energy expenditure during and after exercise periods

Effect of exercise on Hypertension

regular aerobic exercise has been found to lower blood pressure in hypertensive patients (Gerald, "2001"). In mildly hypertension men, short term physical activity decreased blood pressure for 8 to 12 hours after exercise, and average blood pressure was lower on exercise days than on non exercise days (Pescatello,"1991"). In hypertensive black men, moderate physical activity for 16 to 32 weeks resulted in a decrease in diastolic blood pressure, which was sustained after reduction in hypertensive medication (Kokkinos,"1995"). Aerobic exercise also decrease systolic and diastolic pressure in hypertensive and normotensive individuals, and in those who are overweight or of normal weight (Whelton, et al" 2002").

Exercise and Diabetes Mellitus

Aerobic exercise training improves glucose tolerance, insulin resistance, and has a protective role in preventing the development of alteration of glucose metabolism associated with diabetes. Hevener,"2000" reported that in diabetic patients with insulin resistance, sex weeks of exercise training was shown to increase the whole body maximal insulin-stimulated glucose disposal 2.7 folds, which could be attributed to increase in insulin stimulated phosphatidyl inositol kinase activity that leads to 30% increase in the glucose disposal rate, this in addition to enhancing the ability of insulin to stimulate glucose uptake in skeletal muscles.

Principles of exercise prescription

Benzer, "2001", reported that exercise test is the primary mean used to evaluate the safety of participating in an exercise program and to formulate the exercise prescription. Because of the wise scatter of maximal heart rate when plotted against age, it is much better to determine person's actual maximal heart rate by testing to assign a target heart rate for training rather than giving a predicted value. Exercise test can also be to advance patients safely to a higher level of performance; also the improvement in exercise capacity demonstrated by an exercise test can be effective incentive and can encourage risk factor modification.

The exercise should be individualized according to the result of exercise test. The heart rate at anaerobic, or ventilatory threshold (AT) measured by cardiopulmonary exercise test is usually used as the heart rate for intensity recommendation, however, one must be sure that heart rate at (AT) is safe and that the patient does not exhibit symptoms of angina or moderate dyspnea at that level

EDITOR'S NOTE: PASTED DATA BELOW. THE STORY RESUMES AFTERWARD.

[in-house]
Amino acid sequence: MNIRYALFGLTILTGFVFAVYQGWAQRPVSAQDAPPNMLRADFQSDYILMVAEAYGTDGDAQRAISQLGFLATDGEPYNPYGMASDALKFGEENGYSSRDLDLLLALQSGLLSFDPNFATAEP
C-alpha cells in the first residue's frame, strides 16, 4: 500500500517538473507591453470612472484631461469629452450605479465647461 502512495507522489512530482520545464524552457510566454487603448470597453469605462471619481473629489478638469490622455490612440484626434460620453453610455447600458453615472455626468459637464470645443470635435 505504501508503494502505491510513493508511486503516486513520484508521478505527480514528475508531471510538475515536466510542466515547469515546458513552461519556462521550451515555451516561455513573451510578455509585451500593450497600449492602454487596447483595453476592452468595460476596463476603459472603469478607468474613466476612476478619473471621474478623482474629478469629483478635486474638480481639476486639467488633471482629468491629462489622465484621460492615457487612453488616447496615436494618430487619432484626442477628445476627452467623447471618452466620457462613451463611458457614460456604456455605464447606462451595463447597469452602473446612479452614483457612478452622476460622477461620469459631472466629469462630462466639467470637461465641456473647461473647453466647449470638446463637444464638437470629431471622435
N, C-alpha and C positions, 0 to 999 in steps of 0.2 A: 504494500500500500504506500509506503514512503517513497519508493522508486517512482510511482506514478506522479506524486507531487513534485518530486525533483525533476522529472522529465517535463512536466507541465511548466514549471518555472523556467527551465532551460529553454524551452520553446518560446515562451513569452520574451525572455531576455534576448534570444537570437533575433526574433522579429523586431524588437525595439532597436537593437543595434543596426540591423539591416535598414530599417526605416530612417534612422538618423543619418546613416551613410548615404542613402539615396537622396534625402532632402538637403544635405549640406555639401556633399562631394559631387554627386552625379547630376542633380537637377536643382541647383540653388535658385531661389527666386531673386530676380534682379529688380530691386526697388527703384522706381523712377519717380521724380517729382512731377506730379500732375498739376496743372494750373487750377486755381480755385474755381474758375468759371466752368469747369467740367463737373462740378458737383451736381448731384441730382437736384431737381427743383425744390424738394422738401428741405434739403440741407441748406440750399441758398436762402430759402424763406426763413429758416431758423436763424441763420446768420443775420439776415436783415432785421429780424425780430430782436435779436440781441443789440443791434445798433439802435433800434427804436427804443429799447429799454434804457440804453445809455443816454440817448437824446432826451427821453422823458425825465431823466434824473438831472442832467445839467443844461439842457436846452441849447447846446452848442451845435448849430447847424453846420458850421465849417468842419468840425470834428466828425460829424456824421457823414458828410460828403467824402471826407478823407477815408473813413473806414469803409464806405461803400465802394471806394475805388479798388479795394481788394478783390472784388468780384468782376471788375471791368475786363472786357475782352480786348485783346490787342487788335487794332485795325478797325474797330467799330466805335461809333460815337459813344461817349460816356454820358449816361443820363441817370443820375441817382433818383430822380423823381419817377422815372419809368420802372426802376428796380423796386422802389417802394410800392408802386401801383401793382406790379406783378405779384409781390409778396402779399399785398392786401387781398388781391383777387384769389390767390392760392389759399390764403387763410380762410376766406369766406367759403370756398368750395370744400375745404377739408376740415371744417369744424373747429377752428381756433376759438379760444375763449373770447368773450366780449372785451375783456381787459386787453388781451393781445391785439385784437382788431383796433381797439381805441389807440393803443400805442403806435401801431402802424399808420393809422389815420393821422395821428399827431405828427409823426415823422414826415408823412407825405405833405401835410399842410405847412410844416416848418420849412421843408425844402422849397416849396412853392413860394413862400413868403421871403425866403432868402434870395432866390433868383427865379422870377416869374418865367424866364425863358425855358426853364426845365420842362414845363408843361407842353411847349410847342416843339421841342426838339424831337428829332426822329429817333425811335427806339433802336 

Exercise Prescription





Relative intensity refers to the relative percentage of maximal aerobic power that is maintained during exercise and is expressed as percentage of maximal heart rate or percentage of VO2 max (Roy, et al "1999").

Each subject was participated in exercise training program for 12 weeks, three times per week. The program was designed in the form of circuit interval training mode, where the patient was riding bicycle for 1520 minutes, running on treadmill, climbing the stair master for the same periods as in bicycling. Each individual training intensity was calculated as target heat rate (THR) based on his maximum, and resting heart rate obtained from the exercise test, and according to karvonen formula

THR = HR rest + (HR max - HR rest) TF Where HR rest = resting heart rate in bpm HR max = maximum HR attained during CPET in bpm. TF = training fraction, it was 60 to 65% in mild training intensity, 65% to 75% in moderate training intensity, and 75% To 85% in severe training intensity

Subject During Performance of Exercise Training on Treadmill

Subject During Performance of Exercise Training on Bicycle Ergometer

Subject During Performance of Exercise Training on Stair Master